“Californication” was the soundtrack of the summer of my first year at university in Exeter. In those balmy evenings my Red Hot Chilli Peppers CD was played time and time again from my little boombox. As a young 18-year-old the exploration of adulthood, the exciting nights out, the freedom of being away from home for the first time all chimed with the Chilli’s album.

Scar Tissue and Around the World are stand out tracks on this album but Porcelain and Road Tripping were my tracks for late night drinking in my room in halls, cheeky nights in and moments to relax.

In the age before shuffle and iTunes, “Californication” and “Gran Turismo” by the Cardigans were my go-to CDs for studying to, drinking to, relaxing to and having fun too. Each song reminds me of the hopes and dreams I had as a young man. Powerful stuff and the opening riff of Around the World, the first track on the CD, still gives me goosebumps. A timeless classic and in my view the best album the Red Hot Chilli Peppers have ever made.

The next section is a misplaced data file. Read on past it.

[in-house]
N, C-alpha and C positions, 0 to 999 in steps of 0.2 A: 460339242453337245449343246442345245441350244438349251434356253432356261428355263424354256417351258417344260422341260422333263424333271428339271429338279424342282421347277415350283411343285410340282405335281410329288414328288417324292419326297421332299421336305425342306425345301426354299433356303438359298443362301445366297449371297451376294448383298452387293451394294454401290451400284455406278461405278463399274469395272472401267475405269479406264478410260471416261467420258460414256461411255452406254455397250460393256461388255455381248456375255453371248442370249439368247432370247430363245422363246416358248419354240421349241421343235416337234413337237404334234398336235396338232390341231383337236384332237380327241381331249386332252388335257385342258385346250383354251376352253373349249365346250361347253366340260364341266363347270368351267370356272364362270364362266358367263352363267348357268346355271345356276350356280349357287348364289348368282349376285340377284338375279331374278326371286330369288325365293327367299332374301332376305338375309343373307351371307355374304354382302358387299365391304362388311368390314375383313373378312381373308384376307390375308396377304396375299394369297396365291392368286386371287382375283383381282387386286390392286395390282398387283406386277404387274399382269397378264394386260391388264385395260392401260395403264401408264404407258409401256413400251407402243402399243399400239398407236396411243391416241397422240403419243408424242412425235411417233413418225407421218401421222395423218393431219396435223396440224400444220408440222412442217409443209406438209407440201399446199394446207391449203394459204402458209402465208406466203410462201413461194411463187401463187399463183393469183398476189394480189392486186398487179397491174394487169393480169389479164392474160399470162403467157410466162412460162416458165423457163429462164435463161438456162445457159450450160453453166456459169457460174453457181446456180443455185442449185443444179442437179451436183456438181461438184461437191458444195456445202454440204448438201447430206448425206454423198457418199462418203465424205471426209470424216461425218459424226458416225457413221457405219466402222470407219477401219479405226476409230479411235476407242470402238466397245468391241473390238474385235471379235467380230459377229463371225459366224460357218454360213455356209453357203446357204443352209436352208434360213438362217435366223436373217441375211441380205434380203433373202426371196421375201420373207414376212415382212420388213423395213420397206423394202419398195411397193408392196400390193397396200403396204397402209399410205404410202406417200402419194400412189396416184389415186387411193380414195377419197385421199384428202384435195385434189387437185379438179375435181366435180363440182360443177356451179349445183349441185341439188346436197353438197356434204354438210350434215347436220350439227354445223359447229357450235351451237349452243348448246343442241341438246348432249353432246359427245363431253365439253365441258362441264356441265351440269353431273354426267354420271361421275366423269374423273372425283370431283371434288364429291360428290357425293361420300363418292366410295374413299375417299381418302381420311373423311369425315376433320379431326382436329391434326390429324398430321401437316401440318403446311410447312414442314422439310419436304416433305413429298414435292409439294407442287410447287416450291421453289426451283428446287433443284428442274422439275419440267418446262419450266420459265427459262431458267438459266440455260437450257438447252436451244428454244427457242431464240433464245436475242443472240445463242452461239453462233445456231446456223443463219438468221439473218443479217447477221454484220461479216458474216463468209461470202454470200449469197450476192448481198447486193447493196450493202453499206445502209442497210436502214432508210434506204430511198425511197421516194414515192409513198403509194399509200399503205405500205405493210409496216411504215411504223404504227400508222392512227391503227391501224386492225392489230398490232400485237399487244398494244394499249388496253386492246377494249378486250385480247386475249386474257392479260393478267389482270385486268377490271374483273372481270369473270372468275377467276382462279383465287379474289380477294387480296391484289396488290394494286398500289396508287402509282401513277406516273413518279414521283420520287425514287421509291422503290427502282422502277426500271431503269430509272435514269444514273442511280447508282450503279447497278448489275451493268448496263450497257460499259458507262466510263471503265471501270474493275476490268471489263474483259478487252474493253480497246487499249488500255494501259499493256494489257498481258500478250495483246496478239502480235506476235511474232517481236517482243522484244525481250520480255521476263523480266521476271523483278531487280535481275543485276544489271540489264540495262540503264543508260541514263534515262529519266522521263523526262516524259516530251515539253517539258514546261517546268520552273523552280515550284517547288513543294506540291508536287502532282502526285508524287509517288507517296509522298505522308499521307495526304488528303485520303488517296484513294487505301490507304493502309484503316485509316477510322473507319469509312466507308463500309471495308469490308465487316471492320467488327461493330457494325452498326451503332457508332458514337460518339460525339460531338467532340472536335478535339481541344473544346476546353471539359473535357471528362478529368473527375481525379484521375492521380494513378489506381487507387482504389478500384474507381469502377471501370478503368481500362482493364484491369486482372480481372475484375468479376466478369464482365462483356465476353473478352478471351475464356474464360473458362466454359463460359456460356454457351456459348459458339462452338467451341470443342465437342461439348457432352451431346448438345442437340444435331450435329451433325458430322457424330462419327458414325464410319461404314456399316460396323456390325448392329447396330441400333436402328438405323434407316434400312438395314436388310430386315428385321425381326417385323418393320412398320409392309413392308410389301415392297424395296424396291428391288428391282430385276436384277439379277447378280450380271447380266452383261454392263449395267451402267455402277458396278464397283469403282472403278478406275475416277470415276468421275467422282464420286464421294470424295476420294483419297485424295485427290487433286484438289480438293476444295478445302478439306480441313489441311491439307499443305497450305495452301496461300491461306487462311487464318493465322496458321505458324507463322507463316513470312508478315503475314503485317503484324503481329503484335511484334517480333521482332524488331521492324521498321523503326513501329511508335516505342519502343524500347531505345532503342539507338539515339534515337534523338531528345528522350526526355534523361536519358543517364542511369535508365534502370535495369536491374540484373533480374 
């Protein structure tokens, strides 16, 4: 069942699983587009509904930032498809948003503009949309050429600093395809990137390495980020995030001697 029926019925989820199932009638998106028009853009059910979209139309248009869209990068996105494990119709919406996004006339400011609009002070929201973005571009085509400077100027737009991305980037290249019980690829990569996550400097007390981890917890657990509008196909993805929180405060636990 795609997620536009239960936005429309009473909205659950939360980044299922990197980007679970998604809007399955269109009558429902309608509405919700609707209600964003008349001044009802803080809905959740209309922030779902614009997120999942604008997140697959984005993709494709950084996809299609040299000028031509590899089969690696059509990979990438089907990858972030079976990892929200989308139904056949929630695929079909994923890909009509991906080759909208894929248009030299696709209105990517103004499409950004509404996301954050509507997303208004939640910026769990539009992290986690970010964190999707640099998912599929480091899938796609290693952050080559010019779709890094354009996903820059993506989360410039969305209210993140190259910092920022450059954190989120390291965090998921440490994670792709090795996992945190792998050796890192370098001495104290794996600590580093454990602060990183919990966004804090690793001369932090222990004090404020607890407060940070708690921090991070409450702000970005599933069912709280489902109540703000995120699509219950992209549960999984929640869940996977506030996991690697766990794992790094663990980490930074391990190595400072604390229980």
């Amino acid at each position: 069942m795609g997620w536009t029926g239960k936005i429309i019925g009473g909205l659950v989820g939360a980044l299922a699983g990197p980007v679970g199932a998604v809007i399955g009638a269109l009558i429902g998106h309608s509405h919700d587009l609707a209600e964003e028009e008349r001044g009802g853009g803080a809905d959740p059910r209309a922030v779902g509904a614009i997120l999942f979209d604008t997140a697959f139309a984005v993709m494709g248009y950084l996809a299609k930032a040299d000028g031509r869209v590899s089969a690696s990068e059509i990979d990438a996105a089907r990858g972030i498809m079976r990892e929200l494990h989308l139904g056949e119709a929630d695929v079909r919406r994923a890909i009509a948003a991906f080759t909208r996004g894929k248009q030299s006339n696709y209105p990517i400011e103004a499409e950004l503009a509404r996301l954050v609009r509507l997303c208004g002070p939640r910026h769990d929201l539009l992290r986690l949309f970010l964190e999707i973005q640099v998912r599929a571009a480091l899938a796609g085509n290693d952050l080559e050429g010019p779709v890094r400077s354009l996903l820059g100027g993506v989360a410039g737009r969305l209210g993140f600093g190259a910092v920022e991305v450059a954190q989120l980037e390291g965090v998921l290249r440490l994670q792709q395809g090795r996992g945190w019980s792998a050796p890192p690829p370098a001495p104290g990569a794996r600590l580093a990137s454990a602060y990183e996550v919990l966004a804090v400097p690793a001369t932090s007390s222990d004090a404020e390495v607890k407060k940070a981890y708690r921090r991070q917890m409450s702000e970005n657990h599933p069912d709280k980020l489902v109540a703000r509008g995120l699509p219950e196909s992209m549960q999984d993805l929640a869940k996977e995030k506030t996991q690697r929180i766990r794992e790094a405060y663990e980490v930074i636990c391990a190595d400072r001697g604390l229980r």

Kerry McCarthy MP

Joy Division- “Unknown Pleasures”  (1979)

It’s 40 years since Joy Division released their debut album, “Unknown Pleasures”, and it remains as powerful, musically and lyrically, as ever. It was the soundtrack to industrial decline, perfectly reflecting the black-and-white world of the late 1970s in the north of England and in Luton, where I grew up. But it also spoke to angst-ridden teens like me on a very personal level. I still can’t listen to a track like New Dawn Fades without feeling totally overwhelmed by the sheer force of the emotion it conveys.